NEW YORK – Illumina, Weill Cornell Medicine, New York-Presbyterian Hospital, and the New York Genome Center (NYGC) on Thursday announced a collaboration to provide clinical whole-genome sequencing (WGS) to "thousands" of consenting patients in order to identify genetic disease drivers and potential therapies.
The initiative "aims to evaluate the diagnostic potential of WGS at scale" and across multiple diseases, the partners said in a statement, to "better understand health problems and potential disease risks of individual patients and to design more effective treatments, including the choice of specific drugs and their dosing."
Investigators will study the feasibility and viability of implementing WGS within an academic medical center that is part of a major metropolitan healthcare system in the US. Doctors at Weill Cornell Medical Center will offer qualifying patients the option to have their genomes sequenced as part of their diagnostic workups. NYGC will analyze the genomes using its CLEP-approved clinical genomic tests on Illumina's next-generation sequencing platforms.
Board-certified molecular geneticists at NYGC will interpret and share the results with ordering physicians, who will then share them with their patients. The initiative will focus on cancer, cardiovascular, metabolic, and neurodegenerative diseases.
Patients who qualify for the initiative will receive testing for free. Enrolled patients will consent to participation in human research and to having their genomes sequenced but will own their results and will be able to access them as part of their clinical record, if desired. Patients will have the option to share deidentified results with researchers at Weill Cornell, other academic institutions, and, potentially, industry collaborators. "WGS patient data will never be sold to outside parties," the partners said.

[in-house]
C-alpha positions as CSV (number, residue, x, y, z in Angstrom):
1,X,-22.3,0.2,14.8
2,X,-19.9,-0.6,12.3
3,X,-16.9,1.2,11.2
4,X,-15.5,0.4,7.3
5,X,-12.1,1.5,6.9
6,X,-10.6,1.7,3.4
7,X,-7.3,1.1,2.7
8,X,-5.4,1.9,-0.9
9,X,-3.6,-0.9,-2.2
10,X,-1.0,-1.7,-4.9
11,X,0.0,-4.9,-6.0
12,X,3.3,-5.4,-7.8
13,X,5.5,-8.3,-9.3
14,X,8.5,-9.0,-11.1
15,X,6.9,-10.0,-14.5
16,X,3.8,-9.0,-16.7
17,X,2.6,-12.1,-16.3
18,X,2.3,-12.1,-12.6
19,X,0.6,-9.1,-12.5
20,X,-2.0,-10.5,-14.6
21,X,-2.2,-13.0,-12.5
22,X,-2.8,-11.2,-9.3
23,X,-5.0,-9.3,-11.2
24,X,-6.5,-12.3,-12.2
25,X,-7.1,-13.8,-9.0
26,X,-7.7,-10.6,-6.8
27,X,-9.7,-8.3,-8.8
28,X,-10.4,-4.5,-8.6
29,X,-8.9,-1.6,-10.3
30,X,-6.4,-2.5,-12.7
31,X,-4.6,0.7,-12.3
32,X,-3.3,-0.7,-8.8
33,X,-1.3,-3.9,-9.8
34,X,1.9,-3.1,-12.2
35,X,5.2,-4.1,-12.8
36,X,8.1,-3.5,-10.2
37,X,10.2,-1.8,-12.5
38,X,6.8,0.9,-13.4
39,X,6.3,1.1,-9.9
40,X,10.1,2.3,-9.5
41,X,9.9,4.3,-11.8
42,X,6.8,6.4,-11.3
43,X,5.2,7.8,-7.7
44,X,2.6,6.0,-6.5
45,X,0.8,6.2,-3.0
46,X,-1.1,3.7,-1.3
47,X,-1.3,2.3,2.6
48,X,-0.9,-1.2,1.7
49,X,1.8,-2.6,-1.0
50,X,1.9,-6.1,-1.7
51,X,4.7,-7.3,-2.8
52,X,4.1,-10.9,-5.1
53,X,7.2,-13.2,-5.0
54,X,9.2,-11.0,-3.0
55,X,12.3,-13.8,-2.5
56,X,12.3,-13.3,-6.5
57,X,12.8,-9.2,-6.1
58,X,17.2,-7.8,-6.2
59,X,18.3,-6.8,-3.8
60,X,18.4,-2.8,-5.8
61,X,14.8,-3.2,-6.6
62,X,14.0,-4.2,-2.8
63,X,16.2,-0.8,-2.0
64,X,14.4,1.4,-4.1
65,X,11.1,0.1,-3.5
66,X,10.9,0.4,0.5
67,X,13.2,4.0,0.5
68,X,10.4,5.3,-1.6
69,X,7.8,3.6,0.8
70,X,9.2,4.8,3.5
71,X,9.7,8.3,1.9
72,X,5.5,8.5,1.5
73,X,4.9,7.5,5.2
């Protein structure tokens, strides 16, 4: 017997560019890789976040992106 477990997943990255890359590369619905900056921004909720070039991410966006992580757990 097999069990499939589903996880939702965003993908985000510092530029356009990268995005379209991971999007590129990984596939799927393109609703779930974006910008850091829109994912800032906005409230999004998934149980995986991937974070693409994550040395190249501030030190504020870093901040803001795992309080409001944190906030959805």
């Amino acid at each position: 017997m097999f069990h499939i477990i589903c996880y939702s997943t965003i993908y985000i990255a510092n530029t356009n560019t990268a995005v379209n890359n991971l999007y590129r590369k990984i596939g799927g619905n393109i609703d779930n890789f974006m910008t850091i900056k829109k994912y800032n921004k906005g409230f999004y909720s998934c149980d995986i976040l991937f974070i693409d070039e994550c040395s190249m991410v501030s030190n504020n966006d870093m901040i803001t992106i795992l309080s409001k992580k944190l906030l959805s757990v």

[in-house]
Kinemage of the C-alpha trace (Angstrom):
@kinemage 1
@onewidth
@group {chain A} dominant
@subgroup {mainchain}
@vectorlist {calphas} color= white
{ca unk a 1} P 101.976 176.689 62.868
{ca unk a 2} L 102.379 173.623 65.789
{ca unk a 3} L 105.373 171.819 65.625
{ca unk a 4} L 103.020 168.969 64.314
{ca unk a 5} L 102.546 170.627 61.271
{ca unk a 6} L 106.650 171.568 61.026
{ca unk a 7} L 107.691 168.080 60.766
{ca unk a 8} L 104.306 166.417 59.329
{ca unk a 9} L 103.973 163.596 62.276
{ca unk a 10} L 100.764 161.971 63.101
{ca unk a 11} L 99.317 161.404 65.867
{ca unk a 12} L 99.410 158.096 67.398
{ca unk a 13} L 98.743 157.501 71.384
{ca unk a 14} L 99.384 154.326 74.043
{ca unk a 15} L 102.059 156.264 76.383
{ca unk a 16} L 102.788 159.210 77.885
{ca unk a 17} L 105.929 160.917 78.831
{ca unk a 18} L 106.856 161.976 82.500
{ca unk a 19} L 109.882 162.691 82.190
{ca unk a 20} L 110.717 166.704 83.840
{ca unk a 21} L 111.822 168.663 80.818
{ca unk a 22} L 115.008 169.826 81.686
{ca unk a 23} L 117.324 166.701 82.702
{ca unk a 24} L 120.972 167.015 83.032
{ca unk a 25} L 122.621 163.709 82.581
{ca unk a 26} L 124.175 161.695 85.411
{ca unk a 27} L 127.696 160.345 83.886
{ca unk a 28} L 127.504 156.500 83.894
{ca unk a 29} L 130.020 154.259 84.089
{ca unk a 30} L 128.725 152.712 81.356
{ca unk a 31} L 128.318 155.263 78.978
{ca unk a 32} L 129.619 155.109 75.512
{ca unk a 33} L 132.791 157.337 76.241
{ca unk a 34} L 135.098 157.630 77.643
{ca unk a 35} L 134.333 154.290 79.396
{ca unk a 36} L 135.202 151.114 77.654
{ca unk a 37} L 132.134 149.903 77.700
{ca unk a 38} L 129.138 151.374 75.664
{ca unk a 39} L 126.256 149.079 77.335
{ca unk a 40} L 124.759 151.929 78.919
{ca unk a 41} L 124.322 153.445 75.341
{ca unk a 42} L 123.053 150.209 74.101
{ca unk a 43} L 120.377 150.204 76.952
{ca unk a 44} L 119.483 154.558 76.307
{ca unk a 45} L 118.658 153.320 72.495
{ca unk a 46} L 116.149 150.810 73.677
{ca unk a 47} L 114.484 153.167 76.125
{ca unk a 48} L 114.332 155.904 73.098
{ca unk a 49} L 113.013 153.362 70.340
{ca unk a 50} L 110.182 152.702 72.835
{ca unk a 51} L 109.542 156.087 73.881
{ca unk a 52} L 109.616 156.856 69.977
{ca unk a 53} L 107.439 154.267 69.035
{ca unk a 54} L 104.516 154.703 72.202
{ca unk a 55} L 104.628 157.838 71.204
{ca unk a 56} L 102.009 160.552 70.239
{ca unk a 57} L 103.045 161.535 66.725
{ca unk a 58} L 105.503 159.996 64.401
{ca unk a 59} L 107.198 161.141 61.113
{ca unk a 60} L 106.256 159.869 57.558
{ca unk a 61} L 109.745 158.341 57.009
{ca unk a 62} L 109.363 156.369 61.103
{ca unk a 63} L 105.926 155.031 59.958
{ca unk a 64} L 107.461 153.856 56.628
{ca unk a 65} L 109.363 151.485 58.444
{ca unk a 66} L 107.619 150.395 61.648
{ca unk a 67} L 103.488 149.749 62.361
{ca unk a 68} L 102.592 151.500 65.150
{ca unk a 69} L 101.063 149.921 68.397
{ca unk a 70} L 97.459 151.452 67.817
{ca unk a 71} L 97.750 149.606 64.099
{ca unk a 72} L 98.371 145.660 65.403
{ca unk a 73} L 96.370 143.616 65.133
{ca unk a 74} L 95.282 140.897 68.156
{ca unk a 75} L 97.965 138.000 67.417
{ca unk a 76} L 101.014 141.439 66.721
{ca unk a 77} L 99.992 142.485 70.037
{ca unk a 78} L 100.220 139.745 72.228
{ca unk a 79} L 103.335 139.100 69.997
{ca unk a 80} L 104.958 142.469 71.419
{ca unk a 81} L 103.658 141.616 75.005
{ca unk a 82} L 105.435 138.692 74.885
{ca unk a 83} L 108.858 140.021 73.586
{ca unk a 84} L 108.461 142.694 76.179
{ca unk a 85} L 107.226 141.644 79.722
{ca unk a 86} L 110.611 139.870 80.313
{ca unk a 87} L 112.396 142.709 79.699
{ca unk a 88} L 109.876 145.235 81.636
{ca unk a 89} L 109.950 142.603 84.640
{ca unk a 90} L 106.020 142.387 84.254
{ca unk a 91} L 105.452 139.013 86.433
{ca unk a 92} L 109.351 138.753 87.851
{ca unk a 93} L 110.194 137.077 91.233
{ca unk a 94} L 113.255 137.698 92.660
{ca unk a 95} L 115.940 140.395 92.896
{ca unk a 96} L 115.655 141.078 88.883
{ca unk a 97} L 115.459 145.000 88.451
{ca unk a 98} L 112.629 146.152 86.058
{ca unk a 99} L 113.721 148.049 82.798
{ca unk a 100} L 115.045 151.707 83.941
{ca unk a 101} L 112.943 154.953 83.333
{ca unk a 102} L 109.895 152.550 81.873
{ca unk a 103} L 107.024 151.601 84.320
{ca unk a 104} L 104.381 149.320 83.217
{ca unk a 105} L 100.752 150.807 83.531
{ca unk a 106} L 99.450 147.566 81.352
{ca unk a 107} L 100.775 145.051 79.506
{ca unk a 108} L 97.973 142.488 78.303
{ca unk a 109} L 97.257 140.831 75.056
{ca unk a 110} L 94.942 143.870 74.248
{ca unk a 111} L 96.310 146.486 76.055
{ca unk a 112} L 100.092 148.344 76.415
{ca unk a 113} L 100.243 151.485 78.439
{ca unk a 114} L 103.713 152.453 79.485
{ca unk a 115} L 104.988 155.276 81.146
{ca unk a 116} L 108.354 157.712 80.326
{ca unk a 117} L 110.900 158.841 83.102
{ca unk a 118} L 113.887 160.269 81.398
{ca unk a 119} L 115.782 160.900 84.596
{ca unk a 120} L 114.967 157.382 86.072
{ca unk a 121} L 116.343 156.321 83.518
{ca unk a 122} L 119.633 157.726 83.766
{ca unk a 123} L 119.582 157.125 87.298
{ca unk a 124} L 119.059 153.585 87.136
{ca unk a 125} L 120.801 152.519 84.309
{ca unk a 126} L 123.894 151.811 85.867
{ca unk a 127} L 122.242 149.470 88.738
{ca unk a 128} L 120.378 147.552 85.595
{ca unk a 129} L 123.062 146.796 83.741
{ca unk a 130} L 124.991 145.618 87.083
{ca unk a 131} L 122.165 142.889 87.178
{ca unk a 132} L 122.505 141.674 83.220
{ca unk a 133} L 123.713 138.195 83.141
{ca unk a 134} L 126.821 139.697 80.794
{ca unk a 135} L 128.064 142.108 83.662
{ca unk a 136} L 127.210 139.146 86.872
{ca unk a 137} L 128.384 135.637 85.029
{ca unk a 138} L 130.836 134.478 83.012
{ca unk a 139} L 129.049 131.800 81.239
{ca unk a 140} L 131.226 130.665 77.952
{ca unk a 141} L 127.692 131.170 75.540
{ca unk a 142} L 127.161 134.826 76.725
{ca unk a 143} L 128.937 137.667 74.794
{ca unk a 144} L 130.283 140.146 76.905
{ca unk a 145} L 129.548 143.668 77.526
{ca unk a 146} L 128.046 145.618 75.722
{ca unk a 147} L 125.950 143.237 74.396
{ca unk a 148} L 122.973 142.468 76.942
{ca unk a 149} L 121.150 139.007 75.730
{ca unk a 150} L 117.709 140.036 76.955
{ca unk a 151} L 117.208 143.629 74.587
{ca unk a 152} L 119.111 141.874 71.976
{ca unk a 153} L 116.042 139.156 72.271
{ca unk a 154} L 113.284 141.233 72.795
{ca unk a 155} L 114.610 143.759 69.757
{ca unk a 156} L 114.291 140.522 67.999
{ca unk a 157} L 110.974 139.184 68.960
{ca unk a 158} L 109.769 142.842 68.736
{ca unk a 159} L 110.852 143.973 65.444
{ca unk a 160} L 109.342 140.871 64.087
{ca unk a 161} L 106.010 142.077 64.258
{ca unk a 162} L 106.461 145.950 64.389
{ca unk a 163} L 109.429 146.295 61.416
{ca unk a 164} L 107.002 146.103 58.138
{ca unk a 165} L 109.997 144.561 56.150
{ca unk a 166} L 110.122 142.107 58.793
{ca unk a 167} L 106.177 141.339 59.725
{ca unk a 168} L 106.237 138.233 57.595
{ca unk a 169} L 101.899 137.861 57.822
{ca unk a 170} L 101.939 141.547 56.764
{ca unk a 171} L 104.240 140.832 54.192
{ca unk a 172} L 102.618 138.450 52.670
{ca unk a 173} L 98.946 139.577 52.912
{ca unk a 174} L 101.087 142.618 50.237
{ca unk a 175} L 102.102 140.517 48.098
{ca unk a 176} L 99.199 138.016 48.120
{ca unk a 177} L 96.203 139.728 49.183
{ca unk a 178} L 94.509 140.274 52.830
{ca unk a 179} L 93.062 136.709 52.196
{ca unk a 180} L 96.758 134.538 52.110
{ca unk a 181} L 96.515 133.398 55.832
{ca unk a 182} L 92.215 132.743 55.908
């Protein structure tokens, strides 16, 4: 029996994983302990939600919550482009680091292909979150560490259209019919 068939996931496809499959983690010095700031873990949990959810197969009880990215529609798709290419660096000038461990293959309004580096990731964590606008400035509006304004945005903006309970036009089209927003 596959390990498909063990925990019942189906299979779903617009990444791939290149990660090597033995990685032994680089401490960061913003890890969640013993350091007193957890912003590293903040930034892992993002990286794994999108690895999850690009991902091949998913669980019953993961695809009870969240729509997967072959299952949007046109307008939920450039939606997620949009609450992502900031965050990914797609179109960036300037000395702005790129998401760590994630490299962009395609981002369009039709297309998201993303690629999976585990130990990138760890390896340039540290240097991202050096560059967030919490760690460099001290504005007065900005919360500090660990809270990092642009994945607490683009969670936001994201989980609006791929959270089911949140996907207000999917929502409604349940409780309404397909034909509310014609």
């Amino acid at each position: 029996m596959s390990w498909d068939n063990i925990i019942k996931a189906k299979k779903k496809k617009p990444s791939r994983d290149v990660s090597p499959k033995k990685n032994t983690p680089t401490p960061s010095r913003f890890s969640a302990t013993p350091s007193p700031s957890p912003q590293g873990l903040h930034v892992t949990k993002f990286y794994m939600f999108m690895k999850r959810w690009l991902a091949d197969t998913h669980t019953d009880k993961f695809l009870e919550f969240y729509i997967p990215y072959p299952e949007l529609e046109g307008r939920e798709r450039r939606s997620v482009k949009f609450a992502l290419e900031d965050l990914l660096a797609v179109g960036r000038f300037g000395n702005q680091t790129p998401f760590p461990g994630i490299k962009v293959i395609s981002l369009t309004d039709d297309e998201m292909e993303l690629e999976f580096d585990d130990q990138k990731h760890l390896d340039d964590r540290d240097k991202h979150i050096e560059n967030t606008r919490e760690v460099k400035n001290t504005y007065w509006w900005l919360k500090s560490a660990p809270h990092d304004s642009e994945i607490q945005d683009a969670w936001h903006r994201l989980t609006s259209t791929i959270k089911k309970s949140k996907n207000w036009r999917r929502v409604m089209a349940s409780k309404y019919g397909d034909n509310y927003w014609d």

Financial and other details of the project were not disclosed. "This effort is jointly supported by Illumina, Weill Cornell Medicine, and New York-Presbyterian," an Illumina spokesperson said in an email.
"This project and the network of participating institutions will be the largest of its kind for clinical whole-genome sequencing in the US, and may lead to key medical and scientific advances that improve patients' lives for generations to come," Olivier Elemento, director of the Englander Institute for Precision Medicine at Weill Cornell Medicine, said in a statement.
The initiative follows an Illumina partnership in the UK with Genomics England, signed in January, to sequence up to 500,000 "whole genome equivalents" to support disease diagnosis and inform treatment.
Weill Cornell Medicine and the New York Genome Center have previously collaborated on a WGS-based cancer recurrence assay using circulating tumor DNA.